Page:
Dengue fever in humanized NOD/SCID mice

Dennis A. Bente, Michael W. Melkus, J. Victor Garcia, Rebeca Rico-Hesse

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122 Scopus citations

Abstract

The increased transmission and geographic spread of dengue fever (DF) and its more severe presentation, dengue hemorrhagic fever (DHF), make it the most important mosquito-borne viral disease of humans (50 to 100 million infections/year) (World Health Organization, Fact sheet 117, 2002). There are no vaccines or treatment for DF or DHF because there are no animal or other models of human disease; even higher primates do not show symptoms after infection (W. F. Scherer, P. K. Russell, L. Rosen, J. Casals, and R. W. Dickerman, Am. J. Trop. Med. Hyg. 27:590-599, 1978). We demonstrate that nonobese diabetic/severely compromised immunodeficient (NOD/SCID) mice xenografted with human CD34+ cells develop clinical signs of DF as in humans (fever, rash, and thrombocytopenia), when infected in a manner mimicking mosquito transmission (dose and mode). These results suggest this is a valuable model with which to study pathogenesis and test antidengue products.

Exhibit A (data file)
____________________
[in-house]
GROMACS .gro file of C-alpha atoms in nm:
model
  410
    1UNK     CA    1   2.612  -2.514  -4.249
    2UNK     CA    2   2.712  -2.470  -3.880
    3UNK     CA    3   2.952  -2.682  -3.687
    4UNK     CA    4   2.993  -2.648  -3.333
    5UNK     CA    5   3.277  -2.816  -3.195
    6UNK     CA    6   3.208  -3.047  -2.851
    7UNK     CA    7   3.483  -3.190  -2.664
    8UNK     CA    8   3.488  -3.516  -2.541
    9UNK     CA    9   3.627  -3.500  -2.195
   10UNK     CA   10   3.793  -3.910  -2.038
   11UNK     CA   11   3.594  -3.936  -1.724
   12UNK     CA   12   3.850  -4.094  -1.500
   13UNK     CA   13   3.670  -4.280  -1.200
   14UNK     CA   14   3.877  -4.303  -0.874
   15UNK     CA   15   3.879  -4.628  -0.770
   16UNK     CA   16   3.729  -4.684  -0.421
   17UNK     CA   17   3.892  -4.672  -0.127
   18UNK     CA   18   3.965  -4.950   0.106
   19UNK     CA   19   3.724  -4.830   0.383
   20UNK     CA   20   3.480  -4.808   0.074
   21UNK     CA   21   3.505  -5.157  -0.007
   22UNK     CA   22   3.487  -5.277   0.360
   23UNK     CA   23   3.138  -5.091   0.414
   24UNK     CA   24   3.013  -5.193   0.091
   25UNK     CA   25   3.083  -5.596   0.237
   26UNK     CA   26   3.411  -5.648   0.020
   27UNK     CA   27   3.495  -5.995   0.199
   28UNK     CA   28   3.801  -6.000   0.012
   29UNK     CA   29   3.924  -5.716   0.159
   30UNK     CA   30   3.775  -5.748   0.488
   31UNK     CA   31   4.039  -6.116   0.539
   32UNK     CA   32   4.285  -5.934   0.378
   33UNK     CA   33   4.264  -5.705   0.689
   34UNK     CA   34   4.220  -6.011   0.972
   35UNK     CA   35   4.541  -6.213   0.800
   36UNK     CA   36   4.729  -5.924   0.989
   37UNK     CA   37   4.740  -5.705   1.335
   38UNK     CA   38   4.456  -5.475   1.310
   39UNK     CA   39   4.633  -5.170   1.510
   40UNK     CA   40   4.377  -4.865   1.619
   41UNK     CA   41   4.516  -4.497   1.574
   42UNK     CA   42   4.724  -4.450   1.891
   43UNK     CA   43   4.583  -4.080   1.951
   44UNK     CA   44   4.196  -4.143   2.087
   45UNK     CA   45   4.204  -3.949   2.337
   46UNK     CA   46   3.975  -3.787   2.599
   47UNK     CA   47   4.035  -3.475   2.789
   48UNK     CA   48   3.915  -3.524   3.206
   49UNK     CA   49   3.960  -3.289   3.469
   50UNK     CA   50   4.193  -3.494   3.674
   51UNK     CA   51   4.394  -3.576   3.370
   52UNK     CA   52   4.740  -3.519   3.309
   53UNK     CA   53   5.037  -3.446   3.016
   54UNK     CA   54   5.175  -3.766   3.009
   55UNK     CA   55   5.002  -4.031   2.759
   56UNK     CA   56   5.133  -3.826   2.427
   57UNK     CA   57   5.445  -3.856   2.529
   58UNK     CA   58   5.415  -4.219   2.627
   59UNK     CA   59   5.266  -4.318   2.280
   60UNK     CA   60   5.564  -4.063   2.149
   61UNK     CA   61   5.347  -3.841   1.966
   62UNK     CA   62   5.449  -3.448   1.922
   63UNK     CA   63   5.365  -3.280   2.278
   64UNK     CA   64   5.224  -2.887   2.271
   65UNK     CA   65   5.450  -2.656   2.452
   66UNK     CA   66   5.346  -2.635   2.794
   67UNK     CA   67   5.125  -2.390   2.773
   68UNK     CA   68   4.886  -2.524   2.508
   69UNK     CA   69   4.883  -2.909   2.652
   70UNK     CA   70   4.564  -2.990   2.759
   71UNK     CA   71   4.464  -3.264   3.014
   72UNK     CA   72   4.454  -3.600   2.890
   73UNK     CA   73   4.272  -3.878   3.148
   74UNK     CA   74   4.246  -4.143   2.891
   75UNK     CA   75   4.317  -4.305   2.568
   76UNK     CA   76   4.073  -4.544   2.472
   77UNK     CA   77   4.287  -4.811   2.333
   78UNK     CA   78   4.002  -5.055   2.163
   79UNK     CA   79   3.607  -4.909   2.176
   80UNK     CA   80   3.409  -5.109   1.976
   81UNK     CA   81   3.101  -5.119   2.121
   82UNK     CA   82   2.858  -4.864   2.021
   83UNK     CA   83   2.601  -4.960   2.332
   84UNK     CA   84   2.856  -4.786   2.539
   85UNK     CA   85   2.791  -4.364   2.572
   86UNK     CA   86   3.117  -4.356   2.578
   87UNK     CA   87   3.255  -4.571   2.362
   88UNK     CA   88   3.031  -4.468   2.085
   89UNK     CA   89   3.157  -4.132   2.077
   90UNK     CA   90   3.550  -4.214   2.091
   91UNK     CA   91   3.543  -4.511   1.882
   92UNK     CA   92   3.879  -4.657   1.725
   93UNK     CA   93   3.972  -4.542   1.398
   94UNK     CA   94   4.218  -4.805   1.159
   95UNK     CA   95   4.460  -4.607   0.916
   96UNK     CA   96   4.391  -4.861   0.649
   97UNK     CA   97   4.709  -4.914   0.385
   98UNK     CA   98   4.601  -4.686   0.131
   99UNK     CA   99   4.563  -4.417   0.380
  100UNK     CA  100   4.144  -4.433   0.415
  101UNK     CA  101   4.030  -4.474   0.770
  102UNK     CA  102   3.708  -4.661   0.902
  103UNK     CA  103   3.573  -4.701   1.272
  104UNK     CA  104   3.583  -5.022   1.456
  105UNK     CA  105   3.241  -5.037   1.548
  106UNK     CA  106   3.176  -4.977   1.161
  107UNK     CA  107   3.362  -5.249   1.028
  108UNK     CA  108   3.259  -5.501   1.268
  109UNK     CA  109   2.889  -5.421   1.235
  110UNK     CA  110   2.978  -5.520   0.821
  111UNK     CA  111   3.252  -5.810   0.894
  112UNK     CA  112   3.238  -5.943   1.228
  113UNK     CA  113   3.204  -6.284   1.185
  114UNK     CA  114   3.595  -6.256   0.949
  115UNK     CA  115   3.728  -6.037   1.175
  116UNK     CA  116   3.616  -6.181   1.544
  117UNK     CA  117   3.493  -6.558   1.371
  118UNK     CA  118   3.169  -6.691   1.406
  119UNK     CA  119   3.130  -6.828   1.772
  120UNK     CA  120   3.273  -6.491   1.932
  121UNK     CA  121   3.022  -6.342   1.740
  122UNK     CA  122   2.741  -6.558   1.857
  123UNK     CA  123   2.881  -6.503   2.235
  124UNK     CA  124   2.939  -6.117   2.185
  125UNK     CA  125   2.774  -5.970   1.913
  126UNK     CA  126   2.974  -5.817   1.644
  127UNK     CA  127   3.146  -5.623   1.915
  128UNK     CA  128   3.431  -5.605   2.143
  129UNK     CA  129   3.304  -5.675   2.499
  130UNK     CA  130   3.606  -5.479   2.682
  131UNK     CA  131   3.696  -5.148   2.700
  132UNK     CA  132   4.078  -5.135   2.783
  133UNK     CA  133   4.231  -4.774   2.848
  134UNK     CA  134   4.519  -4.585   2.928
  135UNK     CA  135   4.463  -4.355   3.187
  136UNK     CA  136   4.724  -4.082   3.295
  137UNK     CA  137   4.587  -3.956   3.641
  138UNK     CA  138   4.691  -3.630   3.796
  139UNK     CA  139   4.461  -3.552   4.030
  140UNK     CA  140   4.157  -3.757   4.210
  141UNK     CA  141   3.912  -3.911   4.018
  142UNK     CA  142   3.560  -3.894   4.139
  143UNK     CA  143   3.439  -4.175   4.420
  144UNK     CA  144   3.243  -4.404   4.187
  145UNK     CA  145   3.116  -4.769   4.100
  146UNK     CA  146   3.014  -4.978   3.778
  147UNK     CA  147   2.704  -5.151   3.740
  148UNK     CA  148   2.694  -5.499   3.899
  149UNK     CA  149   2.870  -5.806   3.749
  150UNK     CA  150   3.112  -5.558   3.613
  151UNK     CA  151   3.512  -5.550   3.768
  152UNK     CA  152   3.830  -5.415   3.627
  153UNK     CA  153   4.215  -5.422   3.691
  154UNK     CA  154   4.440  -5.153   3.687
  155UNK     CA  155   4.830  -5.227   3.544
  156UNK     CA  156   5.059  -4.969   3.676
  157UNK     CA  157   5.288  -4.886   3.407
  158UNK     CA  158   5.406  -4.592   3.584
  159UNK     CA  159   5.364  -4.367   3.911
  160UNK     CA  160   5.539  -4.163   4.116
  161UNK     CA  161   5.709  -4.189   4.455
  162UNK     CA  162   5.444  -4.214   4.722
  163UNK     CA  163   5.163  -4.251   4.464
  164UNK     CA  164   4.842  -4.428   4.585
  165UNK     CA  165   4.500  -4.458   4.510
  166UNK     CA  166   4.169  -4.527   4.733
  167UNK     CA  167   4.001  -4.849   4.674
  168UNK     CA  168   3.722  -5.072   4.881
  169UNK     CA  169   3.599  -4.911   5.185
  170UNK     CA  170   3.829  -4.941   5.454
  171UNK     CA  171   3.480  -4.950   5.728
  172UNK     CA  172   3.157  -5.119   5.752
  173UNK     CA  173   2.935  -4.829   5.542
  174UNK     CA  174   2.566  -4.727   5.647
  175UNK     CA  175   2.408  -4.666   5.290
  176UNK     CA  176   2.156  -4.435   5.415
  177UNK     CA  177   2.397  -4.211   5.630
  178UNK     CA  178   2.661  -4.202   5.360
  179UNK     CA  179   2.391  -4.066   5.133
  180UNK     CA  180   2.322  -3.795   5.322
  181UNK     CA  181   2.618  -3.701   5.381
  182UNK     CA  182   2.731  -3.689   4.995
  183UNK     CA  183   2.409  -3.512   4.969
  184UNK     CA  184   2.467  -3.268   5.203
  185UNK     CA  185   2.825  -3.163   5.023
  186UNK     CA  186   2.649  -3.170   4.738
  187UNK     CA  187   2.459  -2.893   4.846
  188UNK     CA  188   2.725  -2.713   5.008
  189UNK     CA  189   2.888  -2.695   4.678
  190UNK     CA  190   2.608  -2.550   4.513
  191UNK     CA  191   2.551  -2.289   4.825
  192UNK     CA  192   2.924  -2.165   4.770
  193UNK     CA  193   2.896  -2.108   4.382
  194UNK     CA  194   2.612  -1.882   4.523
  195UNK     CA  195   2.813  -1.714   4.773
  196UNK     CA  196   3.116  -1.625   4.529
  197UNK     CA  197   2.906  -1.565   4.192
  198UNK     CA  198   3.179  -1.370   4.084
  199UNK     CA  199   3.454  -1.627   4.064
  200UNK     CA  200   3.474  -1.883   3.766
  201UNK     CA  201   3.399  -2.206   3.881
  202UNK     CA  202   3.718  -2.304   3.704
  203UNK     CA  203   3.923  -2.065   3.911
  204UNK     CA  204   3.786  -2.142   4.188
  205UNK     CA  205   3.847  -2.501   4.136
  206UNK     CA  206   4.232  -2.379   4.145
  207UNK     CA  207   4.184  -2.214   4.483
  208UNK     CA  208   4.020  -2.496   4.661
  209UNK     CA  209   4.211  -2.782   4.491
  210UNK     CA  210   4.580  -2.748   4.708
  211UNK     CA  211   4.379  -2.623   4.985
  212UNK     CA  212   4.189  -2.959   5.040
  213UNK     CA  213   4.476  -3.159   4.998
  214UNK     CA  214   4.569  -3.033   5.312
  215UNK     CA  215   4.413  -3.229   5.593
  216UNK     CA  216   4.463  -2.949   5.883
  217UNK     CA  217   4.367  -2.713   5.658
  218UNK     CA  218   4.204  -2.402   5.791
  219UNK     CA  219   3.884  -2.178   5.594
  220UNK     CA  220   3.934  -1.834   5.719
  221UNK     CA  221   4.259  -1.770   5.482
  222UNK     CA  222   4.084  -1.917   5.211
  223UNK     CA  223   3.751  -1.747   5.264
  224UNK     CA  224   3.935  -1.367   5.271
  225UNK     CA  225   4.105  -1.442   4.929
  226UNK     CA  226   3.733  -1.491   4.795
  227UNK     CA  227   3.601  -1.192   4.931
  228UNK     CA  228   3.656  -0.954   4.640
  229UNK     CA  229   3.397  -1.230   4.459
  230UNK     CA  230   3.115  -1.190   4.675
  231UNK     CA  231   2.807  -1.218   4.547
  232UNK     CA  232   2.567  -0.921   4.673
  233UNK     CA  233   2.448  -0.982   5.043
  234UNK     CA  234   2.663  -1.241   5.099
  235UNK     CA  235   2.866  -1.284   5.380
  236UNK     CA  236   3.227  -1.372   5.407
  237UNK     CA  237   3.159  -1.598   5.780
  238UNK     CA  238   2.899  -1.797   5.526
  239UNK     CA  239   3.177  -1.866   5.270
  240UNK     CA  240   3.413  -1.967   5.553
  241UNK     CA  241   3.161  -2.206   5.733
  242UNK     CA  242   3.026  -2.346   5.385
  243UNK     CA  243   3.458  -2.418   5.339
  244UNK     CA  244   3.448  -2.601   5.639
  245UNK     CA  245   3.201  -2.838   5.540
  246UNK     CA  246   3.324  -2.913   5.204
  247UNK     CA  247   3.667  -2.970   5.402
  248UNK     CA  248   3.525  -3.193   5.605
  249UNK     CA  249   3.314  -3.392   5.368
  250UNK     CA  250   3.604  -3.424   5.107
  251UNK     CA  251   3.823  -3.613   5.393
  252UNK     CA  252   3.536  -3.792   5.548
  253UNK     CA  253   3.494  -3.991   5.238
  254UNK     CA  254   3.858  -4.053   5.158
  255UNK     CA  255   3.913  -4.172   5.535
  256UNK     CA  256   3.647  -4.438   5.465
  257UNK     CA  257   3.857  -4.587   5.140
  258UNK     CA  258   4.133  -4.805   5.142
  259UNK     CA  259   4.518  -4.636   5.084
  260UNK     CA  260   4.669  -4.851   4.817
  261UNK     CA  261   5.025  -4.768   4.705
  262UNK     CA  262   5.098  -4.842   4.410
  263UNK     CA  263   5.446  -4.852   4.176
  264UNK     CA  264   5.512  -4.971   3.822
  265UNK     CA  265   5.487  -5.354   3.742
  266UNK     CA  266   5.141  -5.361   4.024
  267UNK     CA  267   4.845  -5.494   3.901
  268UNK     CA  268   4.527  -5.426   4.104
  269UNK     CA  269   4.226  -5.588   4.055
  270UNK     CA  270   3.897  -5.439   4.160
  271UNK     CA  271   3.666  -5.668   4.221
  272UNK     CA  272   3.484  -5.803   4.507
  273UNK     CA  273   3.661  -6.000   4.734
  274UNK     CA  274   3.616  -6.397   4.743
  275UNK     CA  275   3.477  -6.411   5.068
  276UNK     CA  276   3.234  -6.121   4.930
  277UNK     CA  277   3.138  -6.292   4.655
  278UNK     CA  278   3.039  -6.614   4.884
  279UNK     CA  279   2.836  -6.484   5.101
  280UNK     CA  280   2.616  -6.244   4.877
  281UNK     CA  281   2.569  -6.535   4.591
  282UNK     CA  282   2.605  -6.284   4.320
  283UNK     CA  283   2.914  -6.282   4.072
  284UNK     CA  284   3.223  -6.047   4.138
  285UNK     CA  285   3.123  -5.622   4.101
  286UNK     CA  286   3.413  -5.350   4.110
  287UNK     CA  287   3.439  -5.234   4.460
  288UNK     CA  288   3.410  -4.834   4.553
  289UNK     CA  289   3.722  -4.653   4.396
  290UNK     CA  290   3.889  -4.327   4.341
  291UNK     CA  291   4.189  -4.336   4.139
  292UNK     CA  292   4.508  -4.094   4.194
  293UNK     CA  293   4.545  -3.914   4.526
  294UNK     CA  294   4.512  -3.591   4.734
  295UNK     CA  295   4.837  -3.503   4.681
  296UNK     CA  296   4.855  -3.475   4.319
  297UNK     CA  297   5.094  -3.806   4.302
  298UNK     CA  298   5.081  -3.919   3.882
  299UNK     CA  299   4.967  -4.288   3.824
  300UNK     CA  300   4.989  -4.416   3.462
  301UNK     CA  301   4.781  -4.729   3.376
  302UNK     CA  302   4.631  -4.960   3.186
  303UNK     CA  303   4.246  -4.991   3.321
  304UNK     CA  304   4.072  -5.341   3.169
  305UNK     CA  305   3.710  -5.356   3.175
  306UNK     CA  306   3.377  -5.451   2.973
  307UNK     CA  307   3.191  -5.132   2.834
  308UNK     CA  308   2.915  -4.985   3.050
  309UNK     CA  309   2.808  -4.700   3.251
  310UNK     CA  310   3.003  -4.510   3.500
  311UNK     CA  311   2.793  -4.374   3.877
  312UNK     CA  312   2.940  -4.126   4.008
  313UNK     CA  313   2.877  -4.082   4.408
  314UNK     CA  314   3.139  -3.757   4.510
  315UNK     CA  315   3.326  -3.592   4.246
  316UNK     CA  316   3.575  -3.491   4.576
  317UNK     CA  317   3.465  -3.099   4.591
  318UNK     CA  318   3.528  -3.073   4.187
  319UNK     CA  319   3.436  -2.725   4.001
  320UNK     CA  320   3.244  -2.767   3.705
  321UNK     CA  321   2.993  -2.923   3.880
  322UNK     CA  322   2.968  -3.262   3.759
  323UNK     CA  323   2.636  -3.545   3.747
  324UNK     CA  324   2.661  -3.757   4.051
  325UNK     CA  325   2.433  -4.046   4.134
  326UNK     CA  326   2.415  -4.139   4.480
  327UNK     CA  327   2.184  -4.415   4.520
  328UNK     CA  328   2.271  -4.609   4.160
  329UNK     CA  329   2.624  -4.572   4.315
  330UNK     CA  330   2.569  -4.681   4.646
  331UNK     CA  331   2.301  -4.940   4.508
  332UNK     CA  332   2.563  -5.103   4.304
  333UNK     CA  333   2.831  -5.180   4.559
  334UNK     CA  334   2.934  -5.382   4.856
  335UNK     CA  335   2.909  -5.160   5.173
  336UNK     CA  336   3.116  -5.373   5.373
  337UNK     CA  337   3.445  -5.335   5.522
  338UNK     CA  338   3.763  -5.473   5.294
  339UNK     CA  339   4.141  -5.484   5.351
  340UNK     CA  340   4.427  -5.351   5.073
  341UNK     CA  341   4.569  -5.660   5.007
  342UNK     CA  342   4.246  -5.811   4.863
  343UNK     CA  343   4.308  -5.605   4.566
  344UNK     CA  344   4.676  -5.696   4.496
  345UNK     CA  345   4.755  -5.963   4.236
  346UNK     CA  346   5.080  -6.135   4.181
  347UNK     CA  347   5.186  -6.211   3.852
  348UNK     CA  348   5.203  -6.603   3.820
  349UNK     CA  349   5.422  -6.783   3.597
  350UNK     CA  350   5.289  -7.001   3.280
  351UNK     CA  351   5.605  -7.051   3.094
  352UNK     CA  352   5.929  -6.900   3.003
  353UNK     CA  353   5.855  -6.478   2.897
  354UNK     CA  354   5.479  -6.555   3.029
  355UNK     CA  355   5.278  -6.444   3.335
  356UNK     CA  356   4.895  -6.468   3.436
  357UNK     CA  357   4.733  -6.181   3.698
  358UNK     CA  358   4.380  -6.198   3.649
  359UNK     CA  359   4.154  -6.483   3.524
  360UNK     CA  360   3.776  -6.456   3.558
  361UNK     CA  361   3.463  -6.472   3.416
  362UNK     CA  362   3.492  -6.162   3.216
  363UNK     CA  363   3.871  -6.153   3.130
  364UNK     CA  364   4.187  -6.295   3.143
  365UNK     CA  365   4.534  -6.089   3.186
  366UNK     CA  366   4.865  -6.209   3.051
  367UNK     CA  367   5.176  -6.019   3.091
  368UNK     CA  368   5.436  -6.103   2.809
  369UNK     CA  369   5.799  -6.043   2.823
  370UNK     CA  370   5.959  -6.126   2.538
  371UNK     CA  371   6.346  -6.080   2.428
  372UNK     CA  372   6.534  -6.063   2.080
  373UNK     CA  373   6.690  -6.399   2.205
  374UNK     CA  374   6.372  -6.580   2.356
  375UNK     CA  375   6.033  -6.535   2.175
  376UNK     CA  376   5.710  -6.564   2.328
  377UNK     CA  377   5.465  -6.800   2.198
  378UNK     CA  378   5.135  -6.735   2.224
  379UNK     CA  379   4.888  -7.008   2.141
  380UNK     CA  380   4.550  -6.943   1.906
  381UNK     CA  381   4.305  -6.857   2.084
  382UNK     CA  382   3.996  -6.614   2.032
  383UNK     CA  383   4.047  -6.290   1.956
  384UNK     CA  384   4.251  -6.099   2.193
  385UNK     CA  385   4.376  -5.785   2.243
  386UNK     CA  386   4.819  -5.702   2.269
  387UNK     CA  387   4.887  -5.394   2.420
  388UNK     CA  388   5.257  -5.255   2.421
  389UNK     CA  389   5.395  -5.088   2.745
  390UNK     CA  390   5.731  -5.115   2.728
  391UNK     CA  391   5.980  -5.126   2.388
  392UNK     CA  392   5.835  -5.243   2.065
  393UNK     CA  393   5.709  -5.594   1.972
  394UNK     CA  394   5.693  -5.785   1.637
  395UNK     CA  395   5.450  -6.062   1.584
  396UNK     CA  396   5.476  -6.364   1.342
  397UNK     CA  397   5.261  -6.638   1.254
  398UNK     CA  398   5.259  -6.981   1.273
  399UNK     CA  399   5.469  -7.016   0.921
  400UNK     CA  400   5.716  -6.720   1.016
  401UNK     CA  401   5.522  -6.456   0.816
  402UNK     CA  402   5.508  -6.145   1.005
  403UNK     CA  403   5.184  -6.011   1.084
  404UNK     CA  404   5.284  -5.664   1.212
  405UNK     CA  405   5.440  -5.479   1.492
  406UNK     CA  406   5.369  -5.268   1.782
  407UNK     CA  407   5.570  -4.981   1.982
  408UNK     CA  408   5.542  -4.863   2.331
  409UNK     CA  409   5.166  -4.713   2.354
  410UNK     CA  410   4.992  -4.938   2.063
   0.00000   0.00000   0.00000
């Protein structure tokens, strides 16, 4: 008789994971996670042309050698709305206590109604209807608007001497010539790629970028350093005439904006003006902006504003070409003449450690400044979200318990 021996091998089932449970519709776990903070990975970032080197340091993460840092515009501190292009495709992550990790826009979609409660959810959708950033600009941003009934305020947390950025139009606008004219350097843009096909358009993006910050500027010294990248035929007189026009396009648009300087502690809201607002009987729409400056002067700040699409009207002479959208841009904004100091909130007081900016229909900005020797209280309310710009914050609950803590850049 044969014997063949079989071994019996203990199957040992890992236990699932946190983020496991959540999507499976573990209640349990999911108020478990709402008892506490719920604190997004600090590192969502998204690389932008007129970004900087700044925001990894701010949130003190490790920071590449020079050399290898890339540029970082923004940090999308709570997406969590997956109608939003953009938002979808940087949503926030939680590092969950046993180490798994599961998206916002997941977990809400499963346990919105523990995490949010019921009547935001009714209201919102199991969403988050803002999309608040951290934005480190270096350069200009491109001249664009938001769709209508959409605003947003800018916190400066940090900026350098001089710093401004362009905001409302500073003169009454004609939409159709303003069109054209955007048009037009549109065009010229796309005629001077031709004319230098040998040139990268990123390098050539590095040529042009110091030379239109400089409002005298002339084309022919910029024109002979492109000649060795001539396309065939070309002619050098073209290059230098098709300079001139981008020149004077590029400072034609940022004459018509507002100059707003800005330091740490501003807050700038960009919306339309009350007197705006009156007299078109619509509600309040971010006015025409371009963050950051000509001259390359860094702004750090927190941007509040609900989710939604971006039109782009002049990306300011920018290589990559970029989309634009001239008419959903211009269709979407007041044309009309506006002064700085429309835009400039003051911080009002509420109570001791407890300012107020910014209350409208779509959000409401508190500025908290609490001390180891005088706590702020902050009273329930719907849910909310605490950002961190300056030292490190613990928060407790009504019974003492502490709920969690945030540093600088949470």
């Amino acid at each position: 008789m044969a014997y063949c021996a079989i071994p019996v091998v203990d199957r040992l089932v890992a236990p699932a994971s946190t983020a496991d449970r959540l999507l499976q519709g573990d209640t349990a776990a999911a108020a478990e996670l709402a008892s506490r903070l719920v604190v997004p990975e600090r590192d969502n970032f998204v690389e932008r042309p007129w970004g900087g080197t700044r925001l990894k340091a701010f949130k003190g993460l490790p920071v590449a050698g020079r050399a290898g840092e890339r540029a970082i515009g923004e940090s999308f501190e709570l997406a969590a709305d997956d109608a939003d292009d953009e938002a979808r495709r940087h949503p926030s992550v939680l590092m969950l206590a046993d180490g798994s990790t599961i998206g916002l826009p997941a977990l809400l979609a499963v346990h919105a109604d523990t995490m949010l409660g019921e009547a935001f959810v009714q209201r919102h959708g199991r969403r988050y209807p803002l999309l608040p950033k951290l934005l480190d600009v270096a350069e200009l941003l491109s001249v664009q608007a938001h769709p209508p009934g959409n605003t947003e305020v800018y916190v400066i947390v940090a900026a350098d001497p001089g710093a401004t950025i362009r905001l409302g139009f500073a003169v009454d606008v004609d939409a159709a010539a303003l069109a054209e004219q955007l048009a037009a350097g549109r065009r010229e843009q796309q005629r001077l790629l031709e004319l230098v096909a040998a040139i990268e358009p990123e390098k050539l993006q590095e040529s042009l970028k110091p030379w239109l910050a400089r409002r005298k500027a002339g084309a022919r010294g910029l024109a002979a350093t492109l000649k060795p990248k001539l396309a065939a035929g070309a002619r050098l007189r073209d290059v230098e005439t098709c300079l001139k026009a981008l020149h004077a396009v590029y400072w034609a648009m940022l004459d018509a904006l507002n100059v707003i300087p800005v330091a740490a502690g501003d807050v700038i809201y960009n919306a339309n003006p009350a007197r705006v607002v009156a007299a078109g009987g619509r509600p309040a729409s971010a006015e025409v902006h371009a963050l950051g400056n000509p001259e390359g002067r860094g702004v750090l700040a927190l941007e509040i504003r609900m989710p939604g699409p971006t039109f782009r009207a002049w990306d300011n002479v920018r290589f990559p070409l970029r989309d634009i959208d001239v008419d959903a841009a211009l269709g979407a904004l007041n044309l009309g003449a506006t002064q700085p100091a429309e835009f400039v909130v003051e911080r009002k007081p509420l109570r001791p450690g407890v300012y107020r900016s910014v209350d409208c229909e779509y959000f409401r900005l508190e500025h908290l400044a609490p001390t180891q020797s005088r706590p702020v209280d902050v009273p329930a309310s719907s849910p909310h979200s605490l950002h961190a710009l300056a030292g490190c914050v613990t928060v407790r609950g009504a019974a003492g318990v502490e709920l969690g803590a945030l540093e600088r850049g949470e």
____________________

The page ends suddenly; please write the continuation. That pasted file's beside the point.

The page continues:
Original languageEnglish (US)
Pages (from-to)13797-13799
Number of pages3
JournalJournal of virology
Volume79
Issue number21
DOIs
StatePublished - Nov 1 2005

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ASJC Scopus subject areas

  • Microbiology
  • Immunology
  • Insect Science
  • Virology

Cite this

Bente, D. A., Melkus, M. W., Garcia, J. V., & Rico-Hesse, R. (2005). Dengue fever in humanized NOD/SCID mice. Journal of virology, 79(21), 13797-13799. https://doi.org/10.1128/JVI.79.21.13797-13799.2005